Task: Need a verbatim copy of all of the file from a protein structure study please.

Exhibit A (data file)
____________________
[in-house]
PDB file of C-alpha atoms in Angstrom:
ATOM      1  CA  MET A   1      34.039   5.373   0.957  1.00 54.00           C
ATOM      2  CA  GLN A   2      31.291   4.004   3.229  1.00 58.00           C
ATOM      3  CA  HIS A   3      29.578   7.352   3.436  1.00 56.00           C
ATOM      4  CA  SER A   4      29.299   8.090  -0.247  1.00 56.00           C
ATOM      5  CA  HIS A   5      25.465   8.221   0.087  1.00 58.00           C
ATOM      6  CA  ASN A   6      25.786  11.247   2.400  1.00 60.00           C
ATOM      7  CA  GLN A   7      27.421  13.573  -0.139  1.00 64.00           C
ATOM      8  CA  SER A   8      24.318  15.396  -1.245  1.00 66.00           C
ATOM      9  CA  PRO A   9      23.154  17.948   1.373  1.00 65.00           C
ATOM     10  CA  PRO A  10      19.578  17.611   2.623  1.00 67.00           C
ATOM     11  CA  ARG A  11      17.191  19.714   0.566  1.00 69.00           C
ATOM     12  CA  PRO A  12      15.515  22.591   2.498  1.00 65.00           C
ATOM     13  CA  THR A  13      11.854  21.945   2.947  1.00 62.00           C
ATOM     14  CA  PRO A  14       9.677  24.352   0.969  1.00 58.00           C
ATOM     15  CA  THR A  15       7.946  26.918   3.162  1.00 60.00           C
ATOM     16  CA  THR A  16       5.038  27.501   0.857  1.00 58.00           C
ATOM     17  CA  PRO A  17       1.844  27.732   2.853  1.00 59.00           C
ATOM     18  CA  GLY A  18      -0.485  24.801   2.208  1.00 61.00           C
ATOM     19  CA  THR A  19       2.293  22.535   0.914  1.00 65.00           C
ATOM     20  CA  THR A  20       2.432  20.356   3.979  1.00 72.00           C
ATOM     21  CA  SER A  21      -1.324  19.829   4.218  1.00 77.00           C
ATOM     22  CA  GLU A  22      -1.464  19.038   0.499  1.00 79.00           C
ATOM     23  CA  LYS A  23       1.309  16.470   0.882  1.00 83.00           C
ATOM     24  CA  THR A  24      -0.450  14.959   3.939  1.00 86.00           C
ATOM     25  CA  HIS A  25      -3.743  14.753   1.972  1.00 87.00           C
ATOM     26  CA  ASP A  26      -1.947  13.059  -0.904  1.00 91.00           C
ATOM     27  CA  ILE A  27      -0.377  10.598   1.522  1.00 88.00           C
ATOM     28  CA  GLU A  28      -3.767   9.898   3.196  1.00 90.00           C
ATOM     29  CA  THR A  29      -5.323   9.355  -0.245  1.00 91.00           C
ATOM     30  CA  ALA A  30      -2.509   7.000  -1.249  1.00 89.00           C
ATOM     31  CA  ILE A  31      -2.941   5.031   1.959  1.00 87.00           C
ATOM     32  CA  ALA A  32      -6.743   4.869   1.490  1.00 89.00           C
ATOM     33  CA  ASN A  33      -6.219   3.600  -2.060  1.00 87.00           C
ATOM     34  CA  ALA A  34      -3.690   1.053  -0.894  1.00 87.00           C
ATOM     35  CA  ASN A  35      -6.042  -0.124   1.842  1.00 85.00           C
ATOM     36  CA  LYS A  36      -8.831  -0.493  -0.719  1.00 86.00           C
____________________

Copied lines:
[in-house]
PDB file of C-alpha atoms in Angstrom:
ATOM      1  CA  MET A   1      34.039   5.373   0.957  1.00 54.00           C
ATOM      2  CA  GLN A   2      31.291   4.004   3.229  1.00 58.00           C
ATOM      3  CA  HIS A   3      29.578   7.352   3.436  1.00 56.00           C
ATOM      4  CA  SER A   4      29.299   8.090  -0.247  1.00 56.00           C
ATOM      5  CA  HIS A   5      25.465   8.221   0.087  1.00 58.00           C
ATOM      6  CA  ASN A   6      25.786  11.247   2.400  1.00 60.00           C
ATOM      7  CA  GLN A   7      27.421  13.573  -0.139  1.00 64.00           C
ATOM      8  CA  SER A   8      24.318  15.396  -1.245  1.00 66.00           C
ATOM      9  CA  PRO A   9      23.154  17.948   1.373  1.00 65.00           C
ATOM     10  CA  PRO A  10      19.578  17.611   2.623  1.00 67.00           C
ATOM     11  CA  ARG A  11      17.191  19.714   0.566  1.00 69.00           C
ATOM     12  CA  PRO A  12      15.515  22.591   2.498  1.00 65.00           C
ATOM     13  CA  THR A  13      11.854  21.945   2.947  1.00 62.00           C
ATOM     14  CA  PRO A  14       9.677  24.352   0.969  1.00 58.00           C
ATOM     15  CA  THR A  15       7.946  26.918   3.162  1.00 60.00           C
ATOM     16  CA  THR A  16       5.038  27.501   0.857  1.00 58.00           C
ATOM     17  CA  PRO A  17       1.844  27.732   2.853  1.00 59.00           C
ATOM     18  CA  GLY A  18      -0.485  24.801   2.208  1.00 61.00           C
ATOM     19  CA  THR A  19       2.293  22.535   0.914  1.00 65.00           C
ATOM     20  CA  THR A  20       2.432  20.356   3.979  1.00 72.00           C
ATOM     21  CA  SER A  21      -1.324  19.829   4.218  1.00 77.00           C
ATOM     22  CA  GLU A  22      -1.464  19.038   0.499  1.00 79.00           C
ATOM     23  CA  LYS A  23       1.309  16.470   0.882  1.00 83.00           C
ATOM     24  CA  THR A  24      -0.450  14.959   3.939  1.00 86.00           C
ATOM     25  CA  HIS A  25      -3.743  14.753   1.972  1.00 87.00           C
ATOM     26  CA  ASP A  26      -1.947  13.059  -0.904  1.00 91.00           C
ATOM     27  CA  ILE A  27      -0.377  10.598   1.522  1.00 88.00           C
ATOM     28  CA  GLU A  28      -3.767   9.898   3.196  1.00 90.00           C
ATOM     29  CA  THR A  29      -5.323   9.355  -0.245  1.00 91.00           C
ATOM     30  CA  ALA A  30      -2.509   7.000  -1.249  1.00 89.00           C
ATOM     31  CA  ILE A  31      -2.941   5.031   1.959  1.00 87.00           C
ATOM     32  CA  ALA A  32      -6.743   4.869   1.490  1.00 89.00           C
ATOM     33  CA  ASN A  33      -6.219   3.600  -2.060  1.00 87.00           C
ATOM     34  CA  ALA A  34      -3.690   1.053  -0.894  1.00 87.00           C
ATOM     35  CA  ASN A  35      -6.042  -0.124   1.842  1.00 85.00           C
ATOM     36  CA  LYS A  36      -8.831  -0.493  -0.719  1.00 86.00           C